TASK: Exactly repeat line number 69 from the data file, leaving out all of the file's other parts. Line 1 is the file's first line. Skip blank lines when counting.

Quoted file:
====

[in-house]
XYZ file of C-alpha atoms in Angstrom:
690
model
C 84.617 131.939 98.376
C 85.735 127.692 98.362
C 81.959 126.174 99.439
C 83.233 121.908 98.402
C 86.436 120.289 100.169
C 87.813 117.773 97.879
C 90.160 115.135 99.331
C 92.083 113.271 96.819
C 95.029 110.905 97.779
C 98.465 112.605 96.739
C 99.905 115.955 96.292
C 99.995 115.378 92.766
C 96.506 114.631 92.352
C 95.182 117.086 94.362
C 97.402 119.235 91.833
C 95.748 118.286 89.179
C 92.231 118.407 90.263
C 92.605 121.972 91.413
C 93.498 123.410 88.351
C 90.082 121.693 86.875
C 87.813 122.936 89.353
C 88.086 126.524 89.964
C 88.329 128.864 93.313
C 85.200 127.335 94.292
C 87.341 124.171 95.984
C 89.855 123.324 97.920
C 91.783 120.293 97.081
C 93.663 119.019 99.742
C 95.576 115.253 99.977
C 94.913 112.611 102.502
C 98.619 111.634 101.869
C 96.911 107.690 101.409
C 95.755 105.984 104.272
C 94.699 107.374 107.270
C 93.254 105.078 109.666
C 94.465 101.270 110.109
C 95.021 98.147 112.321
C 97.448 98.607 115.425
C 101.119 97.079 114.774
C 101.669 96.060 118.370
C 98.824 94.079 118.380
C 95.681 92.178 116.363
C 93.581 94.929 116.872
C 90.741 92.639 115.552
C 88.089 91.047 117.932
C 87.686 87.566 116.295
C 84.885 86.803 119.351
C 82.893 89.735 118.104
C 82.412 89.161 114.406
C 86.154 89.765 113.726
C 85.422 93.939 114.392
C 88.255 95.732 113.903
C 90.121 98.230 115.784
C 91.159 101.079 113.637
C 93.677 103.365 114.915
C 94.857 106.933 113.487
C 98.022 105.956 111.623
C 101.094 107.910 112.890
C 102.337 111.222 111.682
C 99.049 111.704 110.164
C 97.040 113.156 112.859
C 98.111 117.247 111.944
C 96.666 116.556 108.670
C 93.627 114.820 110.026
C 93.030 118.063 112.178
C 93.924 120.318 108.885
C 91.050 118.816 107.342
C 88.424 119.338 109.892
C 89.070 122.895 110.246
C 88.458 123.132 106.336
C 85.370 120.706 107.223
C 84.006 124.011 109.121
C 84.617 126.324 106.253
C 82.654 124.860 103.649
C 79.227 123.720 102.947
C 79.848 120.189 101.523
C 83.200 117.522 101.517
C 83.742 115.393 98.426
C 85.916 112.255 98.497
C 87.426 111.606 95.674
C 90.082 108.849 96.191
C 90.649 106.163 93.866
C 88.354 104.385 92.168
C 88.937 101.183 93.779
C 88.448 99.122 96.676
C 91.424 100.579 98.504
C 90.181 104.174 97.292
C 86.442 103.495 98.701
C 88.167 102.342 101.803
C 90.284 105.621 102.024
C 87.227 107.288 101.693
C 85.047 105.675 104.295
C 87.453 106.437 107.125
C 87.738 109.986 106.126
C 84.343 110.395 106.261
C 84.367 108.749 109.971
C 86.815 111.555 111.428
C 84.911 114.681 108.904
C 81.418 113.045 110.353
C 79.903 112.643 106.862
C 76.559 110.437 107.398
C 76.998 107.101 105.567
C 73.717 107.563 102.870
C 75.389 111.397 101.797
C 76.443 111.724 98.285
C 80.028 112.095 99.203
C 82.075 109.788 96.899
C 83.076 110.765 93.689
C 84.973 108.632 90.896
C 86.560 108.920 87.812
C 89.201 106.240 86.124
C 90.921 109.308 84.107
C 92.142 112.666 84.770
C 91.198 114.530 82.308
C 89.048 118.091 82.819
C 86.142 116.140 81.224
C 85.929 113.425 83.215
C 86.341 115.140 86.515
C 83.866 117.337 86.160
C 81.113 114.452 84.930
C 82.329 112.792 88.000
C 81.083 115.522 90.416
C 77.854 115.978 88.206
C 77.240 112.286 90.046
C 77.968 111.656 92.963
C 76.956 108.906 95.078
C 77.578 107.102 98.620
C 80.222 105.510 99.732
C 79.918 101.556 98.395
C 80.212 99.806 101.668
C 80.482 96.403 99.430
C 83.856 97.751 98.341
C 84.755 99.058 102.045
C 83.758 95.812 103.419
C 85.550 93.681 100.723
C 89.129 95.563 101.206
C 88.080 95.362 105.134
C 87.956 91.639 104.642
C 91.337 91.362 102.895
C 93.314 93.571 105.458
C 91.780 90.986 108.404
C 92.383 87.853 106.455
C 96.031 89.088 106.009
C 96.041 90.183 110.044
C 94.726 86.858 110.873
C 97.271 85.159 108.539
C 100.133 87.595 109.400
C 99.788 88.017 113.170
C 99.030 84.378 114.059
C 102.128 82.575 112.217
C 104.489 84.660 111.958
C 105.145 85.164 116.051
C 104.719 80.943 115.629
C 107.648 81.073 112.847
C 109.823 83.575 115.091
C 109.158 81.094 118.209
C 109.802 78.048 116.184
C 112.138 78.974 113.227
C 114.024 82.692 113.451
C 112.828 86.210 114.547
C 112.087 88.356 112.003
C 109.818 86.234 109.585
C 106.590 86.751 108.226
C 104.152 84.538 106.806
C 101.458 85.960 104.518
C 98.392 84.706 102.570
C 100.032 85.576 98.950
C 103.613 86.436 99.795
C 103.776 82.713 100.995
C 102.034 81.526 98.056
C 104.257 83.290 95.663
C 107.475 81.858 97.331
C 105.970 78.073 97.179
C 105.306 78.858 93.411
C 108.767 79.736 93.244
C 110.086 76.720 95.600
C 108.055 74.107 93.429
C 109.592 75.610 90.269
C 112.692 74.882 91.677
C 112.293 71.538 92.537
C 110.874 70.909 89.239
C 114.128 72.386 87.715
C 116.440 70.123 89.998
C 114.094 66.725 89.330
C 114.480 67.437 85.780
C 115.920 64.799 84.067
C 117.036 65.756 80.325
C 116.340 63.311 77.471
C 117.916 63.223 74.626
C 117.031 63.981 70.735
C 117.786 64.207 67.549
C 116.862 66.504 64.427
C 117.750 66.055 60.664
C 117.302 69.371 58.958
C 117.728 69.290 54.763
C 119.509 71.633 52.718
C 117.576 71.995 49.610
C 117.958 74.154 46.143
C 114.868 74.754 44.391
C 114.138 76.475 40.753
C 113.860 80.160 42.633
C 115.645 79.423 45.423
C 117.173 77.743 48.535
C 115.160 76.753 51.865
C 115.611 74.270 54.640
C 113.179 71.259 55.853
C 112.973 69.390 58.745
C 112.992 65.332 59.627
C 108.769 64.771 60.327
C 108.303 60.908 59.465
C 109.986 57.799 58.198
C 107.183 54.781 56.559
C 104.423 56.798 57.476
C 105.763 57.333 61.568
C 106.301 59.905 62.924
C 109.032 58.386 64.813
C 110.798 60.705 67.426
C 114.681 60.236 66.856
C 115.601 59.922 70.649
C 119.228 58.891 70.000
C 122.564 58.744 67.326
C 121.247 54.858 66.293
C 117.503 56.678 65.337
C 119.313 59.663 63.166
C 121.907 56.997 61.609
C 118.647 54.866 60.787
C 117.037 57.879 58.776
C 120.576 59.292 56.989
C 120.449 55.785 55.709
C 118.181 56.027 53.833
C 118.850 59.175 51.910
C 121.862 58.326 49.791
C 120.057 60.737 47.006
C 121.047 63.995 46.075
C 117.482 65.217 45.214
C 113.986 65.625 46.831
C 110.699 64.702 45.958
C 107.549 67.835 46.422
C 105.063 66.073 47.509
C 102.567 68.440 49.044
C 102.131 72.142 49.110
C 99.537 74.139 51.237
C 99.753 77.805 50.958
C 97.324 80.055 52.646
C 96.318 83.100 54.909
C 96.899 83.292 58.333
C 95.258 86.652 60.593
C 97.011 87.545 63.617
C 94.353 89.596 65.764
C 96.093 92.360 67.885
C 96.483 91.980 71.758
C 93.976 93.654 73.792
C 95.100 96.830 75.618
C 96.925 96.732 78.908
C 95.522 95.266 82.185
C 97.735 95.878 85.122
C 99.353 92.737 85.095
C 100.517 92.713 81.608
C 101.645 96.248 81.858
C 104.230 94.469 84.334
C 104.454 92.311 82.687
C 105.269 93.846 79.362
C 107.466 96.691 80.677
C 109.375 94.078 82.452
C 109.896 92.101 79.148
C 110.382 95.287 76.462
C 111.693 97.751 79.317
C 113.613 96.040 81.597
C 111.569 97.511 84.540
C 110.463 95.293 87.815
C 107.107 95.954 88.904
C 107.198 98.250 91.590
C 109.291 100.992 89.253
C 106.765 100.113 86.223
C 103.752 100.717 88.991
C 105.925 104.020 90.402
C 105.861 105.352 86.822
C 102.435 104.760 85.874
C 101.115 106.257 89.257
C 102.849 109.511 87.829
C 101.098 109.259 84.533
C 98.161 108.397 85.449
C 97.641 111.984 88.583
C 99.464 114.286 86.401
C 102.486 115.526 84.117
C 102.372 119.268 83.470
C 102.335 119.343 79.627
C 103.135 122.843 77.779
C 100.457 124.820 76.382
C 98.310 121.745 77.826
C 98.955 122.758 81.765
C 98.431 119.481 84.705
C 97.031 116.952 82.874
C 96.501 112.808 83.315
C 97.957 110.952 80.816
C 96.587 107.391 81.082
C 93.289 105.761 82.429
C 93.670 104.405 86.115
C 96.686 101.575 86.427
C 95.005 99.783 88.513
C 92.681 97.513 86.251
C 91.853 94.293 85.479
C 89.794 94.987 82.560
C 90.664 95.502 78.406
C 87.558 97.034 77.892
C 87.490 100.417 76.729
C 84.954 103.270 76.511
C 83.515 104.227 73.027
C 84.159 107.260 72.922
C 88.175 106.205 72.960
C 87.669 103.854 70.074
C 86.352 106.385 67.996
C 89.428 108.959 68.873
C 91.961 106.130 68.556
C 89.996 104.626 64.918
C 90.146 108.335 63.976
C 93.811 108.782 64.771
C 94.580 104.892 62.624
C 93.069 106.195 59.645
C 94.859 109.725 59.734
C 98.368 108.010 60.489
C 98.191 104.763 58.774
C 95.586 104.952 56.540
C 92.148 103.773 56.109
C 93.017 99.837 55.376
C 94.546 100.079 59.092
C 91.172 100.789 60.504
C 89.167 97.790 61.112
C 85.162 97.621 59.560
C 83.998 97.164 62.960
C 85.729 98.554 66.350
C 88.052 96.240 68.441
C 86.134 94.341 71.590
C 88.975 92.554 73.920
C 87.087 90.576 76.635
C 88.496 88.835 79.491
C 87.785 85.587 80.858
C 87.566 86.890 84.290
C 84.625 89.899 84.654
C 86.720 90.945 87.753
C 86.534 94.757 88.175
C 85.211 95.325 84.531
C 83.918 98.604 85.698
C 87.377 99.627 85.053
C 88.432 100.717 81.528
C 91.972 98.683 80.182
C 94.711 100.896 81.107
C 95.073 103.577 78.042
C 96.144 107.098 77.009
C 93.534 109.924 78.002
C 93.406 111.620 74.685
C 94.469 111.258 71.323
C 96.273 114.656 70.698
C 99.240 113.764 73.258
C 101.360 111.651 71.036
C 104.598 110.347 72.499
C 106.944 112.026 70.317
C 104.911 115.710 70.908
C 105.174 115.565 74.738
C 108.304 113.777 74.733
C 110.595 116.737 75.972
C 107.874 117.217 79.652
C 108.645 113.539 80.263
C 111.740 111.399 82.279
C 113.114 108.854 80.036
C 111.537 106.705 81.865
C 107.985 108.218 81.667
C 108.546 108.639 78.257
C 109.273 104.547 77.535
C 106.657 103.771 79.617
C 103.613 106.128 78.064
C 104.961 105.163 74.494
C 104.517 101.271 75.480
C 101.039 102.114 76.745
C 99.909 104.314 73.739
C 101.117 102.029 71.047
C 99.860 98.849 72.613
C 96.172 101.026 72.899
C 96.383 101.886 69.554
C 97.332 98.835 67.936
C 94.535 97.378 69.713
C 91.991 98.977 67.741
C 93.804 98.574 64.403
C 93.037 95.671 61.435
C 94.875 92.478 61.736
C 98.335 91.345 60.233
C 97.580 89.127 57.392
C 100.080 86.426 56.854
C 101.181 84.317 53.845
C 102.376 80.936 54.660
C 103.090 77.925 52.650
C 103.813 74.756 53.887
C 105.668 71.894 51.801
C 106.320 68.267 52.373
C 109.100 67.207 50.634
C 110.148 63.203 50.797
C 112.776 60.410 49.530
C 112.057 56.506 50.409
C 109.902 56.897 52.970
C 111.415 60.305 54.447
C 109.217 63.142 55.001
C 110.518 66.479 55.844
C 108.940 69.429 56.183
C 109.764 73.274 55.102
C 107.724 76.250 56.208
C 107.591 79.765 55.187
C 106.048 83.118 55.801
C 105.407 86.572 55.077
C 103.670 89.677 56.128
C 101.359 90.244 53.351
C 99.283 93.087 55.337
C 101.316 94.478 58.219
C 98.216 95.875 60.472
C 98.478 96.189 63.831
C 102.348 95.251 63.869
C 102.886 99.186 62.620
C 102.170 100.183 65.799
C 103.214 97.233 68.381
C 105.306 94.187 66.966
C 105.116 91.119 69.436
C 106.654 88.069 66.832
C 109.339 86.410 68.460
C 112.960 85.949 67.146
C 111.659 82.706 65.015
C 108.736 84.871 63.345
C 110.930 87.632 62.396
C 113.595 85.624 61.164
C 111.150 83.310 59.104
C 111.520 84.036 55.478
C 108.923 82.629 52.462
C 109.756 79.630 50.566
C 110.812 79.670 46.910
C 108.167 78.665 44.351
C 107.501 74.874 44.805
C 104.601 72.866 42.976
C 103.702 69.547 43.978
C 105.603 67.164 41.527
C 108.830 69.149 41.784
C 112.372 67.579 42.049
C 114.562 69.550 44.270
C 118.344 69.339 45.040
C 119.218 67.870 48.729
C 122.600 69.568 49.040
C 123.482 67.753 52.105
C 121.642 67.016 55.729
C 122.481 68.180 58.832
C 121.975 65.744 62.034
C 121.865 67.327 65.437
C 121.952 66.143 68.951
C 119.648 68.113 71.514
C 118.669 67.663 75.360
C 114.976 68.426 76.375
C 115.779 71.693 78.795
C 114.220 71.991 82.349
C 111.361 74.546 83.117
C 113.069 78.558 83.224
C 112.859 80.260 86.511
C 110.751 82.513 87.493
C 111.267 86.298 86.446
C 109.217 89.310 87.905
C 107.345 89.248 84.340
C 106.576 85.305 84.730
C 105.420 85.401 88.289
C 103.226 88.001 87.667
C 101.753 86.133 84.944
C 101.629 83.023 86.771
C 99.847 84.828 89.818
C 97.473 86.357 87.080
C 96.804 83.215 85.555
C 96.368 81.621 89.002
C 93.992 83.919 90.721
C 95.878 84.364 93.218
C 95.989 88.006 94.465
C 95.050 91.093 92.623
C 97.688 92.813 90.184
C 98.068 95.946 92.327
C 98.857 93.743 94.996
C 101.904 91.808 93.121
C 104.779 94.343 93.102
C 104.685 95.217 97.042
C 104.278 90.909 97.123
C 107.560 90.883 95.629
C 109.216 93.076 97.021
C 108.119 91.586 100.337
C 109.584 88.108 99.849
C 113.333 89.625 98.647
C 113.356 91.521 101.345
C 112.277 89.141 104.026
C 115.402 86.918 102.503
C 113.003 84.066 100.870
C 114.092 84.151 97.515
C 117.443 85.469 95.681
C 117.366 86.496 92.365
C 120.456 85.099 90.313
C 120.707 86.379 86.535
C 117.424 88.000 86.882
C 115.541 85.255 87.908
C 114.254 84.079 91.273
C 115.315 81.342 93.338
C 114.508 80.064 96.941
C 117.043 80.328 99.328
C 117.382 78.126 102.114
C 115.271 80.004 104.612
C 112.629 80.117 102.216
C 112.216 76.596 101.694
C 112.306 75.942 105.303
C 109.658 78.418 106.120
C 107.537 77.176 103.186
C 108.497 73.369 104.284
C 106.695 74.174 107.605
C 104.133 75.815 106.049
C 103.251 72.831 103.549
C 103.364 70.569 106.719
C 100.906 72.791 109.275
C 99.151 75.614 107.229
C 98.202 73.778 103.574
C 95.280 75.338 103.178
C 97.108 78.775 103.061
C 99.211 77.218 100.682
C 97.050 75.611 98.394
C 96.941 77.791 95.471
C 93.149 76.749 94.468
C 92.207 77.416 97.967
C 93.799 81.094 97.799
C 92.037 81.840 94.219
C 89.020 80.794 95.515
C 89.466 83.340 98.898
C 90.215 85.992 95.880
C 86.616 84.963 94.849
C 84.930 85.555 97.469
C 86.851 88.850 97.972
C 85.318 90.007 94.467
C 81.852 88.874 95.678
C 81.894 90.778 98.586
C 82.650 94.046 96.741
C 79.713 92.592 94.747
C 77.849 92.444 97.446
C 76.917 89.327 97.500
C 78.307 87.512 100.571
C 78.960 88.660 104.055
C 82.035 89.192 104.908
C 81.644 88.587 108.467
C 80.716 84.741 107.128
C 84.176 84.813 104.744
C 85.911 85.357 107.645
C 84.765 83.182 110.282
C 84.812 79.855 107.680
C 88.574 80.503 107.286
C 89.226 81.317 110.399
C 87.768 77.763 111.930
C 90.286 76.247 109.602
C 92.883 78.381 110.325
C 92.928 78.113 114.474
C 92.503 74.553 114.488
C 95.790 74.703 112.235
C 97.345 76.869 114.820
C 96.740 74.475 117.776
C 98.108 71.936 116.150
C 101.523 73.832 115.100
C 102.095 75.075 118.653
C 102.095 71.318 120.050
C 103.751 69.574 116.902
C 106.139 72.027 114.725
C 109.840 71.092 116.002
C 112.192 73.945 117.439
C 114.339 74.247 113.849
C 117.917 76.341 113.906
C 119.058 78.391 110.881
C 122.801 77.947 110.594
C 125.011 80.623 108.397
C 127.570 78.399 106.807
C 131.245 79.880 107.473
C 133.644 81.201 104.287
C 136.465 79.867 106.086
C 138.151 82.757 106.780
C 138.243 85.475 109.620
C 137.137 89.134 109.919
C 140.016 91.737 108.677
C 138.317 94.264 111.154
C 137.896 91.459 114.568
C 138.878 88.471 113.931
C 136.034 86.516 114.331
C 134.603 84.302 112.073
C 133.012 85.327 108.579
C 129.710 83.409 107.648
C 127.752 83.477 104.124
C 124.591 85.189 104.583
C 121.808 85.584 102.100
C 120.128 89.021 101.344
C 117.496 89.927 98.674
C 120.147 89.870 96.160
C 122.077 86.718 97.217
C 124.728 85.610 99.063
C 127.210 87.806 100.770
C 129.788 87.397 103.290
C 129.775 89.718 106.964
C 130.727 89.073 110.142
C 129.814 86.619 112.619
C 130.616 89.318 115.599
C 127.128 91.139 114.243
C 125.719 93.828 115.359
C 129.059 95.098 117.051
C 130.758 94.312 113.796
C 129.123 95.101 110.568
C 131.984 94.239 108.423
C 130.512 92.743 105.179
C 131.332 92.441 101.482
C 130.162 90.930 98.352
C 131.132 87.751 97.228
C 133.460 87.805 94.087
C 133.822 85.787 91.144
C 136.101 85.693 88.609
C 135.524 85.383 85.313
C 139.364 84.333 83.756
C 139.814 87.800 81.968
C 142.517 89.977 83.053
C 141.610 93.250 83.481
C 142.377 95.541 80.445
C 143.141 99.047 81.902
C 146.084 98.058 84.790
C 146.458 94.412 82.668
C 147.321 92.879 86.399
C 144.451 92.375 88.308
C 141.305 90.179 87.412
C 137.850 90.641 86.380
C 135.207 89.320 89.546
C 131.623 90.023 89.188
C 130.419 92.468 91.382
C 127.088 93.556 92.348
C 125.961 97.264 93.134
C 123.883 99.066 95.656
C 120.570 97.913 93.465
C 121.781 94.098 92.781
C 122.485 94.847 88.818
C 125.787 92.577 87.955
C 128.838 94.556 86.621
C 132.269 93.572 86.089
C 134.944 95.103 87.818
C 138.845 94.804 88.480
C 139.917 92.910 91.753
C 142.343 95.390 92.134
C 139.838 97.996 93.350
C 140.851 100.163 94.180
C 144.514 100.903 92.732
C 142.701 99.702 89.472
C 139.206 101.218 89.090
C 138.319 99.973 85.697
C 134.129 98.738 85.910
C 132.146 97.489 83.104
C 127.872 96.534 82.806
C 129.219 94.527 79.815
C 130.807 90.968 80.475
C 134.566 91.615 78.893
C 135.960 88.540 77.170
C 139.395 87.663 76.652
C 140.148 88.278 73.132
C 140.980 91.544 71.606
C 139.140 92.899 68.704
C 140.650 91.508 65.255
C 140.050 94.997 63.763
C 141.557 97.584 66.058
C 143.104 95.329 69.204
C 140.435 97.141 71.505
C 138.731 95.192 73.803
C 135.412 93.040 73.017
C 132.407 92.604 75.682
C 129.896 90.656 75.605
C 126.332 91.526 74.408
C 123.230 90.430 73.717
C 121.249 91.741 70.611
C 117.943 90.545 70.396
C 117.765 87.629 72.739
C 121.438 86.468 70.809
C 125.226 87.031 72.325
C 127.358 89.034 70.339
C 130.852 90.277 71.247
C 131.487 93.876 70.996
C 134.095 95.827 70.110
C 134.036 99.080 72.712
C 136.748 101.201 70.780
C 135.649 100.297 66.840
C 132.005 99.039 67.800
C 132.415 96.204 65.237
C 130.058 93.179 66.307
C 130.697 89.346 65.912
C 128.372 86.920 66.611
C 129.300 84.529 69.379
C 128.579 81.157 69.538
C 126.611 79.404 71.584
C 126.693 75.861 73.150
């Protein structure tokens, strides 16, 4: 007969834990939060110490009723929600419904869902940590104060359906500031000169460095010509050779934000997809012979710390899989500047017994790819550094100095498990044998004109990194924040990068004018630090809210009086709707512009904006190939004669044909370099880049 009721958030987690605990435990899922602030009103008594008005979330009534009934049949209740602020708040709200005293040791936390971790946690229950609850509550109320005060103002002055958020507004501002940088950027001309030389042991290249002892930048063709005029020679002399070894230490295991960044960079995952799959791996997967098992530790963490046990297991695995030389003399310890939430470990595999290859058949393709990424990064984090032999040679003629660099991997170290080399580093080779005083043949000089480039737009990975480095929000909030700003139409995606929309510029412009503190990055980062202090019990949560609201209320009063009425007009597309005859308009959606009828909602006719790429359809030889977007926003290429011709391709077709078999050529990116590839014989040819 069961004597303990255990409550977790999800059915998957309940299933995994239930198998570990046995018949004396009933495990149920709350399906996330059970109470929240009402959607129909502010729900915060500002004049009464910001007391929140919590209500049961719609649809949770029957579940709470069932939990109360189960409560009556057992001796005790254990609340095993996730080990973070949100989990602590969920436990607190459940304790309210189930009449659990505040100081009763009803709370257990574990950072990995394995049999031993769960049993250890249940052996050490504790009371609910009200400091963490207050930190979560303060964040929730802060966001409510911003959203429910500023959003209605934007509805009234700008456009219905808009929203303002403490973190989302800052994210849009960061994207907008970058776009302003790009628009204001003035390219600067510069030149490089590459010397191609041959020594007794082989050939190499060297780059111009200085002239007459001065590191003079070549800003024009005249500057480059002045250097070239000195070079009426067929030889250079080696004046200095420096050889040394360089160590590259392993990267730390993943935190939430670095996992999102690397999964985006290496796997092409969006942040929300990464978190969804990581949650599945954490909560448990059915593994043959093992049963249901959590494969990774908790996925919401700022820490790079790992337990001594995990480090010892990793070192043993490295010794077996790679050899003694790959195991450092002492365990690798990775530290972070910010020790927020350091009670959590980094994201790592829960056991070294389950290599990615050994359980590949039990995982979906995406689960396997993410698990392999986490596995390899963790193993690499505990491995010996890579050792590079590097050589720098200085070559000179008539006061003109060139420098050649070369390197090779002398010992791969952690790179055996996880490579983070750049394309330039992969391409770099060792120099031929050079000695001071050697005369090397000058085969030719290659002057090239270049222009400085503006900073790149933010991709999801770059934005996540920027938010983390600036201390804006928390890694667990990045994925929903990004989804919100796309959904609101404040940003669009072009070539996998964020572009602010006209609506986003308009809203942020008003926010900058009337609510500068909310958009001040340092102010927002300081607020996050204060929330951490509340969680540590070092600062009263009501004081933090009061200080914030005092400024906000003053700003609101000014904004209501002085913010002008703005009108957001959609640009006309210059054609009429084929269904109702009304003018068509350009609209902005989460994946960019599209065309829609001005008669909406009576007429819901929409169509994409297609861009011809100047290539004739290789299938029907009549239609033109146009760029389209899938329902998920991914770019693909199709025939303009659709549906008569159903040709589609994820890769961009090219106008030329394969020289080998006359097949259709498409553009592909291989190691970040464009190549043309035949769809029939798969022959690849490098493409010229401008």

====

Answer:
C 93.030 118.063 112.178